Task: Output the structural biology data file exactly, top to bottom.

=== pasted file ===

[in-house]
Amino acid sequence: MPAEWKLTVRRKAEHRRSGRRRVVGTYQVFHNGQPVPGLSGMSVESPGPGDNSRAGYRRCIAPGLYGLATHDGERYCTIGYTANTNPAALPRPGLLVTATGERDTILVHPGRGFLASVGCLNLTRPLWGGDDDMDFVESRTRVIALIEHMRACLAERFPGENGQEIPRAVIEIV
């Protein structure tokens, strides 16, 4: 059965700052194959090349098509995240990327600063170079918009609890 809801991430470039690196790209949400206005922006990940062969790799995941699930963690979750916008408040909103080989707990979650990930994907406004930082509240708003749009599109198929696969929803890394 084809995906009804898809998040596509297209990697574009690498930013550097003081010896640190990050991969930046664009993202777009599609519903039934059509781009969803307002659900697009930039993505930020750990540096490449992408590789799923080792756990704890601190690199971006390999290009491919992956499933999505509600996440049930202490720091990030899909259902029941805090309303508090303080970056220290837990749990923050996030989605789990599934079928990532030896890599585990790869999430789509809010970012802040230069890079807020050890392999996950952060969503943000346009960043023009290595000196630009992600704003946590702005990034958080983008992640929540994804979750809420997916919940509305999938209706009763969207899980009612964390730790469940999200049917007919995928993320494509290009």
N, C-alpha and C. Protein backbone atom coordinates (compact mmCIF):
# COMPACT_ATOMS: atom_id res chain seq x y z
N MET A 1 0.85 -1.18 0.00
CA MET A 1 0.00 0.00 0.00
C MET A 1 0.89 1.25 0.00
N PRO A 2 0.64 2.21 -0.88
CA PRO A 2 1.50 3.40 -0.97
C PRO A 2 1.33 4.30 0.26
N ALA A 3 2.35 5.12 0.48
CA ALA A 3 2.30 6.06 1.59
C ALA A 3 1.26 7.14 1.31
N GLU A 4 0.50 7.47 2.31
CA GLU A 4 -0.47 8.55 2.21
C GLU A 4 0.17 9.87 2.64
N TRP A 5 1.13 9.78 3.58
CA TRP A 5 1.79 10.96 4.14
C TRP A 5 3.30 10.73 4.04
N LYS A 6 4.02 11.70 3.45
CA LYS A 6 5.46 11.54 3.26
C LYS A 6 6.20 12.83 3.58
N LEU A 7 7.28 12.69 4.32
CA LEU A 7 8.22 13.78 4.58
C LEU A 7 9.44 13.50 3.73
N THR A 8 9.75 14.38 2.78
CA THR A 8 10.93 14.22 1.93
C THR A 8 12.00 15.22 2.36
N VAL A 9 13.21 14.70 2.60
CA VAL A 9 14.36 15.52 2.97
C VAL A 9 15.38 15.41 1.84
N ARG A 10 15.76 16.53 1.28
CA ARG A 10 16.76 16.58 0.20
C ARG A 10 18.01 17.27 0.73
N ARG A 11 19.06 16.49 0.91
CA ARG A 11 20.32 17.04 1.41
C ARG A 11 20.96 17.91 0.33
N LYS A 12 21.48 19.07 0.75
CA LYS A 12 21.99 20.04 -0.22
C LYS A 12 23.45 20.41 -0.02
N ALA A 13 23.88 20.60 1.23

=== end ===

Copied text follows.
[in-house]
Amino acid sequence: MPAEWKLTVRRKAEHRRSGRRRVVGTYQVFHNGQPVPGLSGMSVESPGPGDNSRAGYRRCIAPGLYGLATHDGERYCTIGYTANTNPAALPRPGLLVTATGERDTILVHPGRGFLASVGCLNLTRPLWGGDDDMDFVESRTRVIALIEHMRACLAERFPGENGQEIPRAVIEIV
């Protein structure tokens, strides 16, 4: 059965700052194959090349098509995240990327600063170079918009609890 809801991430470039690196790209949400206005922006990940062969790799995941699930963690979750916008408040909103080989707990979650990930994907406004930082509240708003749009599109198929696969929803890394 084809995906009804898809998040596509297209990697574009690498930013550097003081010896640190990050991969930046664009993202777009599609519903039934059509781009969803307002659900697009930039993505930020750990540096490449992408590789799923080792756990704890601190690199971006390999290009491919992956499933999505509600996440049930202490720091990030899909259902029941805090309303508090303080970056220290837990749990923050996030989605789990599934079928990532030896890599585990790869999430789509809010970012802040230069890079807020050890392999996950952060969503943000346009960043023009290595000196630009992600704003946590702005990034958080983008992640929540994804979750809420997916919940509305999938209706009763969207899980009612964390730790469940999200049917007919995928993320494509290009």
N, C-alpha and C. Protein backbone atom coordinates (compact mmCIF):
# COMPACT_ATOMS: atom_id res chain seq x y z
N MET A 1 0.85 -1.18 0.00
CA MET A 1 0.00 0.00 0.00
C MET A 1 0.89 1.25 0.00
N PRO A 2 0.64 2.21 -0.88
CA PRO A 2 1.50 3.40 -0.97
C PRO A 2 1.33 4.30 0.26
N ALA A 3 2.35 5.12 0.48
CA ALA A 3 2.30 6.06 1.59
C ALA A 3 1.26 7.14 1.31
N GLU A 4 0.50 7.47 2.31
CA GLU A 4 -0.47 8.55 2.21
C GLU A 4 0.17 9.87 2.64
N TRP A 5 1.13 9.78 3.58
CA TRP A 5 1.79 10.96 4.14
C TRP A 5 3.30 10.73 4.04
N LYS A 6 4.02 11.70 3.45
CA LYS A 6 5.46 11.54 3.26
C LYS A 6 6.20 12.83 3.58
N LEU A 7 7.28 12.69 4.32
CA LEU A 7 8.22 13.78 4.58
C LEU A 7 9.44 13.50 3.73
N THR A 8 9.75 14.38 2.78
CA THR A 8 10.93 14.22 1.93
C THR A 8 12.00 15.22 2.36
N VAL A 9 13.21 14.70 2.60
CA VAL A 9 14.36 15.52 2.97
C VAL A 9 15.38 15.41 1.84
N ARG A 10 15.76 16.53 1.28
CA ARG A 10 16.76 16.58 0.20
C ARG A 10 18.01 17.27 0.73
N ARG A 11 19.06 16.49 0.91
CA ARG A 11 20.32 17.04 1.41
C ARG A 11 20.96 17.91 0.33
N LYS A 12 21.48 19.07 0.75
CA LYS A 12 21.99 20.04 -0.22
C LYS A 12 23.45 20.41 -0.02
N ALA A 13 23.88 20.60 1.23